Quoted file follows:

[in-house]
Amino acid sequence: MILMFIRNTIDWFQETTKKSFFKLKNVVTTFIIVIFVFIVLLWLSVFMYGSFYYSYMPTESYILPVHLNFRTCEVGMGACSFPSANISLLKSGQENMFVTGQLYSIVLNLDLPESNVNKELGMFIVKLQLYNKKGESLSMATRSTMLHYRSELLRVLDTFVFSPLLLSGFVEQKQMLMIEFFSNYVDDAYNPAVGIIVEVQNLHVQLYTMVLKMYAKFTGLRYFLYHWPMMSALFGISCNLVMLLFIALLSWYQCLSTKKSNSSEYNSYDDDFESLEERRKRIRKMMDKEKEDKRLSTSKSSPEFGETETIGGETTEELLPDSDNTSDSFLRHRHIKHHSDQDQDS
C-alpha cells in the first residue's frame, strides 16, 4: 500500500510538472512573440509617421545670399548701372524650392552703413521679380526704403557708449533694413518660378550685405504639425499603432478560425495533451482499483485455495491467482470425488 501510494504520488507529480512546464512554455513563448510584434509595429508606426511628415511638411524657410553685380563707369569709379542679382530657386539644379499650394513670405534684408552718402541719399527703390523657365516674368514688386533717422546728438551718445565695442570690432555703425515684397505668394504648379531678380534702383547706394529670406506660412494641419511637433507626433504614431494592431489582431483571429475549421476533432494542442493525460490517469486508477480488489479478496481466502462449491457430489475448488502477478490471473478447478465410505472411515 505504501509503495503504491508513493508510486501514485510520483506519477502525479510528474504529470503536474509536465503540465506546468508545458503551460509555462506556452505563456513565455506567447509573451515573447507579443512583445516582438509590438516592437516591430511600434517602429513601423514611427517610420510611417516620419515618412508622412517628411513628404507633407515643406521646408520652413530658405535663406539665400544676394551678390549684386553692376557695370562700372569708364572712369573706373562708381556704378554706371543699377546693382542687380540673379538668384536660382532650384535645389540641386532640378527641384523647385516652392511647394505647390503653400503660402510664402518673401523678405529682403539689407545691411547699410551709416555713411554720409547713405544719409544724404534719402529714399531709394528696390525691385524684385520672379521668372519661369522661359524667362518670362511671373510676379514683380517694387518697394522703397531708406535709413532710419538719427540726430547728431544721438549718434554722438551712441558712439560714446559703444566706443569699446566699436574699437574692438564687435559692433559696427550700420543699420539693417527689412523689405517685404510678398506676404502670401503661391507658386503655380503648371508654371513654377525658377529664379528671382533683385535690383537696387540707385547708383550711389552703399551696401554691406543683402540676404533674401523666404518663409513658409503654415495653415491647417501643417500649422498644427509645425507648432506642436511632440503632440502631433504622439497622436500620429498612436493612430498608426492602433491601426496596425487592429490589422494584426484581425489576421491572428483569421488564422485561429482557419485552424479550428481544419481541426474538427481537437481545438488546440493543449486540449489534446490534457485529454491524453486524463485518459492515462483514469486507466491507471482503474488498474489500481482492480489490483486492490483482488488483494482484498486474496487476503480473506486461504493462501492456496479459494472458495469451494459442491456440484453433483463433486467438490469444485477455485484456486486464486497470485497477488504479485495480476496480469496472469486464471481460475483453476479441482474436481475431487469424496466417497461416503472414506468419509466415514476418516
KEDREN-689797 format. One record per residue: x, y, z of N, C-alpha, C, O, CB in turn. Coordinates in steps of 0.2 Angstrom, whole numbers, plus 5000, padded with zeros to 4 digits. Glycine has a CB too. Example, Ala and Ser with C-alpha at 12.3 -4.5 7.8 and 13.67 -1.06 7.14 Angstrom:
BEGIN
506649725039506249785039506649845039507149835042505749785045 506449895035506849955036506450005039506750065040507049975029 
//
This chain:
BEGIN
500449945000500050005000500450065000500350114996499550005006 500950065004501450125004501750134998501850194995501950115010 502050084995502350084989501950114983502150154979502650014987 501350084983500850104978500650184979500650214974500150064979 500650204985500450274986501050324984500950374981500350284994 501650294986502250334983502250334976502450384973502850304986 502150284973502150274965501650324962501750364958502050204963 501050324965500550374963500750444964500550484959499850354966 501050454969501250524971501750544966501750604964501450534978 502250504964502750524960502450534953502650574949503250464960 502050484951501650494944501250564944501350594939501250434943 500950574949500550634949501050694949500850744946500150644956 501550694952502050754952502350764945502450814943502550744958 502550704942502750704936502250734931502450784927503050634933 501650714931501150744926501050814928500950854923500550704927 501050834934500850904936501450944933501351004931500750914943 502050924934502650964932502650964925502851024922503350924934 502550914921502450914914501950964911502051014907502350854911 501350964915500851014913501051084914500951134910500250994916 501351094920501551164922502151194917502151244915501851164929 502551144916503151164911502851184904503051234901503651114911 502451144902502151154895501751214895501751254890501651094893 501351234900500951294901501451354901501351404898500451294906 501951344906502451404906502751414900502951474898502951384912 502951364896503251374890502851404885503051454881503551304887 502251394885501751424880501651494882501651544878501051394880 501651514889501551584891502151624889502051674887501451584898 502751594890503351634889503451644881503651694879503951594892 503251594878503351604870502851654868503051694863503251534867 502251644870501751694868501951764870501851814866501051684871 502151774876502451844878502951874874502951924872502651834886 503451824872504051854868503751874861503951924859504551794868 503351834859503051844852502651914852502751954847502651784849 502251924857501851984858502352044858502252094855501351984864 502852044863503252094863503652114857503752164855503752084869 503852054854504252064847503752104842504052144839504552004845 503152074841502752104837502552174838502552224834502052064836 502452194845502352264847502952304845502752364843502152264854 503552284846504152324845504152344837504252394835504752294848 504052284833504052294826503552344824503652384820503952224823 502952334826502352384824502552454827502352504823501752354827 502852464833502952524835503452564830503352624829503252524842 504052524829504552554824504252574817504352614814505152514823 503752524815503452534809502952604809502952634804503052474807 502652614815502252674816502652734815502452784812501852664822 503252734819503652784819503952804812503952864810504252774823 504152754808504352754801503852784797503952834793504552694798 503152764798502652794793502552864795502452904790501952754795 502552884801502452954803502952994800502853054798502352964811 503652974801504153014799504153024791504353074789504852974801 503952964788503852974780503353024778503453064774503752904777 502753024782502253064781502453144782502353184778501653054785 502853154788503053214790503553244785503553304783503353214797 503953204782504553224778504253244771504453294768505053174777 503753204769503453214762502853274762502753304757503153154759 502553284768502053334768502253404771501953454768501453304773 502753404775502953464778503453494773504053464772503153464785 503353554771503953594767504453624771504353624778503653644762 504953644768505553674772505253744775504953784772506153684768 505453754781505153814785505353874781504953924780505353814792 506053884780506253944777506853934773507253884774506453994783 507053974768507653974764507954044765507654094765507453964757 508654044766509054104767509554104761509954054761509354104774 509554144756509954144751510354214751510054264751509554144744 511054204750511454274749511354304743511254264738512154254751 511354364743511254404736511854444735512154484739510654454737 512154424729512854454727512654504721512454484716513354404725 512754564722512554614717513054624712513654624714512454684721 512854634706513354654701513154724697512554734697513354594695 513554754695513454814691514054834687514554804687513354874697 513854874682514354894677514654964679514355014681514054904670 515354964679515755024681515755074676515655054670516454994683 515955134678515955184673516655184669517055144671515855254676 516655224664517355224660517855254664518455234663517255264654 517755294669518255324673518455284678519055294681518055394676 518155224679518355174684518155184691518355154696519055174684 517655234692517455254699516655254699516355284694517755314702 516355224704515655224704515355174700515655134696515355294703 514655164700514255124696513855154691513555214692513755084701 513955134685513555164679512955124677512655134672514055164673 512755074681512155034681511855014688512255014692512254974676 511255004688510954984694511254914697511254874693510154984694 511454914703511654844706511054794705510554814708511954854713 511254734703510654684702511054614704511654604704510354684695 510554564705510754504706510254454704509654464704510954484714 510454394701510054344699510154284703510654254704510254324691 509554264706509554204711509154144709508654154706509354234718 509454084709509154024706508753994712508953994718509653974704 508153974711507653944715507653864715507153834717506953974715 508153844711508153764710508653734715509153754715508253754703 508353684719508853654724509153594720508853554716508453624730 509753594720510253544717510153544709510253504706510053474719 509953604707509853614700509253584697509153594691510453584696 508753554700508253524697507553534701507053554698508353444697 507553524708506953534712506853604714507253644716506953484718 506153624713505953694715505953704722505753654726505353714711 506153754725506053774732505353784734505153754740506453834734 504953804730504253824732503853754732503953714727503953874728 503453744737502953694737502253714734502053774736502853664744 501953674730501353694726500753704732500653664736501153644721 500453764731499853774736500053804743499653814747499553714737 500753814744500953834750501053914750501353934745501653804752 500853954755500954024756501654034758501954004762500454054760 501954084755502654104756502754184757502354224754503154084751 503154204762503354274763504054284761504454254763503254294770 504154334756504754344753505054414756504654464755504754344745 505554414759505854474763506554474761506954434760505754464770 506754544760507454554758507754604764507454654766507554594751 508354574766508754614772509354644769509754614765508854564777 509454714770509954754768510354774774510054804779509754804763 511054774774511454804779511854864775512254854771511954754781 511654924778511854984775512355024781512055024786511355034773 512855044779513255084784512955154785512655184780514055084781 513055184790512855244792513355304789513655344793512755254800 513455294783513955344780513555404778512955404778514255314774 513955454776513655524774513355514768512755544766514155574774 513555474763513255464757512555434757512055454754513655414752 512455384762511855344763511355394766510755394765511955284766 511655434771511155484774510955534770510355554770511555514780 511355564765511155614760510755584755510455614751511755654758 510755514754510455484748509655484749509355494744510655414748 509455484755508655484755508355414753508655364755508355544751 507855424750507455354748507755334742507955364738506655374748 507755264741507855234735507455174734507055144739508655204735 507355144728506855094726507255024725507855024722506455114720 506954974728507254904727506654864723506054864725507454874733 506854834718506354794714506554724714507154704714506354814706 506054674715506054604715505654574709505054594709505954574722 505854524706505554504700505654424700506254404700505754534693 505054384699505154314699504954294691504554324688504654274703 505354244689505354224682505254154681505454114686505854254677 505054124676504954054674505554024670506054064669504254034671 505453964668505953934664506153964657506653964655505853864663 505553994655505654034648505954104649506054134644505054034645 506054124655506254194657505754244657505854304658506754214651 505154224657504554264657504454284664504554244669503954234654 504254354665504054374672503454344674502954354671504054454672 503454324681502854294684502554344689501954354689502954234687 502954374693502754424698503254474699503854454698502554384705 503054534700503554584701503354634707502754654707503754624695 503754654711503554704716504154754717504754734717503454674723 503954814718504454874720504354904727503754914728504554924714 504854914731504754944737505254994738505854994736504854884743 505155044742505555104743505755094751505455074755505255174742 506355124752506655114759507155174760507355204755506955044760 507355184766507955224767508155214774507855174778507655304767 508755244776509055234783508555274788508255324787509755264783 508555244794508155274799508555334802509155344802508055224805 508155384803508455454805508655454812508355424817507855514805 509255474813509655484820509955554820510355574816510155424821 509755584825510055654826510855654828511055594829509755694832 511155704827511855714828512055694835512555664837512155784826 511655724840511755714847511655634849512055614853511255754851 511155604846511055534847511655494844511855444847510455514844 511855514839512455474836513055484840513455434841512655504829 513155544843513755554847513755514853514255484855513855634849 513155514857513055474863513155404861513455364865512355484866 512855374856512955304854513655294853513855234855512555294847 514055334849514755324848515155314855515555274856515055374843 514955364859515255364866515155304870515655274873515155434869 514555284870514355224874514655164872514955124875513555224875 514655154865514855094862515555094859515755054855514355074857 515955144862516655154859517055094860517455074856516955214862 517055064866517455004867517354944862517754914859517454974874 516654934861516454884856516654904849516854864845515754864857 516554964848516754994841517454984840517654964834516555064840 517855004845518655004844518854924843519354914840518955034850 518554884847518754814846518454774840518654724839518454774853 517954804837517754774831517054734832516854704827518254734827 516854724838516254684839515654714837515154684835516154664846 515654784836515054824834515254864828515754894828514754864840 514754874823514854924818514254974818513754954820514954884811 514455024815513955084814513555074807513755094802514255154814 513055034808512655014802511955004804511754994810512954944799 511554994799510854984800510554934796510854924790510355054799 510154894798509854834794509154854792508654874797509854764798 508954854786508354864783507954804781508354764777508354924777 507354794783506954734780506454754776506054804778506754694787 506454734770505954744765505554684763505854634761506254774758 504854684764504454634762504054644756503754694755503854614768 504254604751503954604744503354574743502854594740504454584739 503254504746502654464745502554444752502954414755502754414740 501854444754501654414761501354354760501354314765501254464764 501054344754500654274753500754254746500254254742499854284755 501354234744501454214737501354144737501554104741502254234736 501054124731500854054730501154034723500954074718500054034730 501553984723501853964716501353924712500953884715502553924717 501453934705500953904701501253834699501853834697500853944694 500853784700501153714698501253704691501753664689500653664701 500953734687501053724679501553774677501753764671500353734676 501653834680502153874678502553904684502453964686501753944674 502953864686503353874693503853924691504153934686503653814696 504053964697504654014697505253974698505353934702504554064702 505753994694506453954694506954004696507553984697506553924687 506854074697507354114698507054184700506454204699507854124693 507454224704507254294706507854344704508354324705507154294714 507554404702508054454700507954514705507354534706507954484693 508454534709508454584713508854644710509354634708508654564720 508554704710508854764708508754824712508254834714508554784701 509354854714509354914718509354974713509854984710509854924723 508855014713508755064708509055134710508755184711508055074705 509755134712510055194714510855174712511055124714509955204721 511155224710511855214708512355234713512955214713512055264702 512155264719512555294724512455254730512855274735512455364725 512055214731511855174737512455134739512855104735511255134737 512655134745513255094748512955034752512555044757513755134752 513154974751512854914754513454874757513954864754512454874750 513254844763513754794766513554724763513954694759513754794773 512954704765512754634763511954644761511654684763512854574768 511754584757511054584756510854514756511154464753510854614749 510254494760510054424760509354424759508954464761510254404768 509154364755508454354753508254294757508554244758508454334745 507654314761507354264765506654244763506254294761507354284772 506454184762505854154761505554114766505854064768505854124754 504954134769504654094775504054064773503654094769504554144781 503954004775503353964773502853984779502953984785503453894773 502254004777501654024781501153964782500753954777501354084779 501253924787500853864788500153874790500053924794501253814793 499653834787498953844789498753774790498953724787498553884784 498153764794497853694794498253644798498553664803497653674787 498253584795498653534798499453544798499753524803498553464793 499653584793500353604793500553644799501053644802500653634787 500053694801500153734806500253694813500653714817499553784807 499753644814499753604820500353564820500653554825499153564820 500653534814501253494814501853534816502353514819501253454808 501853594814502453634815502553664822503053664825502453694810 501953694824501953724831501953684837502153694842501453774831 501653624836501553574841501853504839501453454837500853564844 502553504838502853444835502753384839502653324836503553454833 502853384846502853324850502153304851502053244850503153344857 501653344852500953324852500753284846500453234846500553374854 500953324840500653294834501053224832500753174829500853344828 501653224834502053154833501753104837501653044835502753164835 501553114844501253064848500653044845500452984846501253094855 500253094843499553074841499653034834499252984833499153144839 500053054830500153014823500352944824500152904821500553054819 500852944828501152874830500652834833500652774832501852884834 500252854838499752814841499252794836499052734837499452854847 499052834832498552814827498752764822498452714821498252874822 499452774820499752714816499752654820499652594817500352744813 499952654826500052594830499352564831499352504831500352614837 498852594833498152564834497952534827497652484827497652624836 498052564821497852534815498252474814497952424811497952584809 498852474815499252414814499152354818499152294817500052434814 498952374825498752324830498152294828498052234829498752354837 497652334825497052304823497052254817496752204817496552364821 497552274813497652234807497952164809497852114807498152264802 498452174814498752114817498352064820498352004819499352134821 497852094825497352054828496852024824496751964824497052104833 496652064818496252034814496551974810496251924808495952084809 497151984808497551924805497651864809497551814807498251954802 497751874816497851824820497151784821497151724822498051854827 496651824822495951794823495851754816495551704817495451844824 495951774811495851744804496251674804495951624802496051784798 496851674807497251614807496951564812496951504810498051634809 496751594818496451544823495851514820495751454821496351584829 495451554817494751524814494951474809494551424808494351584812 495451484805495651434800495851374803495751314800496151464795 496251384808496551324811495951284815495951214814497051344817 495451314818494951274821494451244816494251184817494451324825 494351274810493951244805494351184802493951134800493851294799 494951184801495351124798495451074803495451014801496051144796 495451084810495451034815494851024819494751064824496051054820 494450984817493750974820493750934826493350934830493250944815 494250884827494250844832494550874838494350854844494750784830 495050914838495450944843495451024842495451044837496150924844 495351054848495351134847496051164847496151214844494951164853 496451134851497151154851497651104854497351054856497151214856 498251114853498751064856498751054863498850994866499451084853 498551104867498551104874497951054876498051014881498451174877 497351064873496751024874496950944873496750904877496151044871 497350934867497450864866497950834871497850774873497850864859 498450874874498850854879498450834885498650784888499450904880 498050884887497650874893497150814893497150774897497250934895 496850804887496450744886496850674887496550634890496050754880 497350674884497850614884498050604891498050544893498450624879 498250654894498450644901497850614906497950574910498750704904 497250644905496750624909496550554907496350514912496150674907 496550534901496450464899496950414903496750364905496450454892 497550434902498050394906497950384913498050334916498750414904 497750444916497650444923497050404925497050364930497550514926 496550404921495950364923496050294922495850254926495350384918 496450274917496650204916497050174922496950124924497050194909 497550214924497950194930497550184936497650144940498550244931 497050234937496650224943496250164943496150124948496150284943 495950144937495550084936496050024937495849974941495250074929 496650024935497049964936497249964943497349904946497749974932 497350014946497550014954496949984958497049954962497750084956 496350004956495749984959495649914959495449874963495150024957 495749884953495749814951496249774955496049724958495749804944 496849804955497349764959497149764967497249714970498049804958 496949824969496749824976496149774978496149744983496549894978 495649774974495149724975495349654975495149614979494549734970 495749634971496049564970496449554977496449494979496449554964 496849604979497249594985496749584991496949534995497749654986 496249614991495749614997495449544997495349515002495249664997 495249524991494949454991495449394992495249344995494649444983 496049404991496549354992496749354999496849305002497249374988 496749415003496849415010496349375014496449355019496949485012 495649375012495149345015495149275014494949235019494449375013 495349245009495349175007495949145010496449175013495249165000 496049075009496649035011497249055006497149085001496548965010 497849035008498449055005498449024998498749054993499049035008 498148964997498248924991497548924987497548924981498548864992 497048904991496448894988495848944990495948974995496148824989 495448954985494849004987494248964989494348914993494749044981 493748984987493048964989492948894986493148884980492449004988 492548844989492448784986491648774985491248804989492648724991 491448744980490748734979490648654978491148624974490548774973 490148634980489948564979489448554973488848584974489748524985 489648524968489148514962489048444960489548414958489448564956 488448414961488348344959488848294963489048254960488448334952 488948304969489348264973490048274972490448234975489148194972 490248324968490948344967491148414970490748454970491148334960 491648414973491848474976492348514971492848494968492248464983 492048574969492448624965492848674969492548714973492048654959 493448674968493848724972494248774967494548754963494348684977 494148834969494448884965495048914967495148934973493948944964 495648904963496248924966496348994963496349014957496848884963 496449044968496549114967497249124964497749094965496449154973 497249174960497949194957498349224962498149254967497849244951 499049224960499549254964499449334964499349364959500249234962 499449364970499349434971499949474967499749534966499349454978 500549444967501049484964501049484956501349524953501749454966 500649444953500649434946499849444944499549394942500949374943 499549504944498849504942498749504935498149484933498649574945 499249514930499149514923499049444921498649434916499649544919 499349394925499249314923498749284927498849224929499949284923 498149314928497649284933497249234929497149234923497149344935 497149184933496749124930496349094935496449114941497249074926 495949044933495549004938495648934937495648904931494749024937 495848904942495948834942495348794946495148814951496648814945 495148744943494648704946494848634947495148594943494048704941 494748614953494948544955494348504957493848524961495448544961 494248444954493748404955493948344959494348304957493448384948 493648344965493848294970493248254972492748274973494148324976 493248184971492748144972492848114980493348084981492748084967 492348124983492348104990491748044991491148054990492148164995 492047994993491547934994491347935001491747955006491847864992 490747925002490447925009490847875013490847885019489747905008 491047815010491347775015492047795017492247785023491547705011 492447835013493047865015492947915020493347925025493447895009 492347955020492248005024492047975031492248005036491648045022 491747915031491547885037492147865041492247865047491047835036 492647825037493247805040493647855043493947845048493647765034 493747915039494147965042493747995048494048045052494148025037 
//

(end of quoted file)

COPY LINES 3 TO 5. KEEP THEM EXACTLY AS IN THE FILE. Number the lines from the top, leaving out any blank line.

C-alpha cells in the first residue's frame, strides 16, 4: 500500500510538472512573440509617421545670399548701372524650392552703413521679380526704403557708449533694413518660378550685405504639425499603432478560425495533451482499483485455495491467482470425488 501510494504520488507529480512546464512554455513563448510584434509595429508606426511628415511638411524657410553685380563707369569709379542679382530657386539644379499650394513670405534684408552718402541719399527703390523657365516674368514688386533717422546728438551718445565695442570690432555703425515684397505668394504648379531678380534702383547706394529670406506660412494641419511637433507626433504614431494592431489582431483571429475549421476533432494542442493525460490517469486508477480488489479478496481466502462449491457430489475448488502477478490471473478447478465410505472411515 505504501509503495503504491508513493508510486501514485510520483506519477502525479510528474504529470503536474509536465503540465506546468508545458503551460509555462506556452505563456513565455506567447509573451515573447507579443512583445516582438509590438516592437516591430511600434517602429513601423514611427517610420510611417516620419515618412508622412517628411513628404507633407515643406521646408520652413530658405535663406539665400544676394551678390549684386553692376557695370562700372569708364572712369573706373562708381556704378554706371543699377546693382542687380540673379538668384536660382532650384535645389540641386532640378527641384523647385516652392511647394505647390503653400503660402510664402518673401523678405529682403539689407545691411547699410551709416555713411554720409547713405544719409544724404534719402529714399531709394528696390525691385524684385520672379521668372519661369522661359524667362518670362511671373510676379514683380517694387518697394522703397531708406535709413532710419538719427540726430547728431544721438549718434554722438551712441558712439560714446559703444566706443569699446566699436574699437574692438564687435559692433559696427550700420543699420539693417527689412523689405517685404510678398506676404502670401503661391507658386503655380503648371508654371513654377525658377529664379528671382533683385535690383537696387540707385547708383550711389552703399551696401554691406543683402540676404533674401523666404518663409513658409503654415495653415491647417501643417500649422498644427509645425507648432506642436511632440503632440502631433504622439497622436500620429498612436493612430498608426492602433491601426496596425487592429490589422494584426484581425489576421491572428483569421488564422485561429482557419485552424479550428481544419481541426474538427481537437481545438488546440493543449486540449489534446490534457485529454491524453486524463485518459492515462483514469486507466491507471482503474488498474489500481482492480489490483486492490483482488488483494482484498486474496487476503480473506486461504493462501492456496479459494472458495469451494459442491456440484453433483463433486467438490469444485477455485484456486486464486497470485497477488504479485495480476496480469496472469486464471481460475483453476479441482474436481475431487469424496466417497461416503472414506468419509466415514476418516
KEDREN-689797 format. One record per residue: x, y, z of N, C-alpha, C, O, CB in turn. Coordinates in steps of 0.2 Angstrom, whole numbers, plus 5000, padded with zeros to 4 digits. Glycine has a CB too. Example, Ala and Ser with C-alpha at 12.3 -4.5 7.8 and 13.67 -1.06 7.14 Angstrom:
BEGIN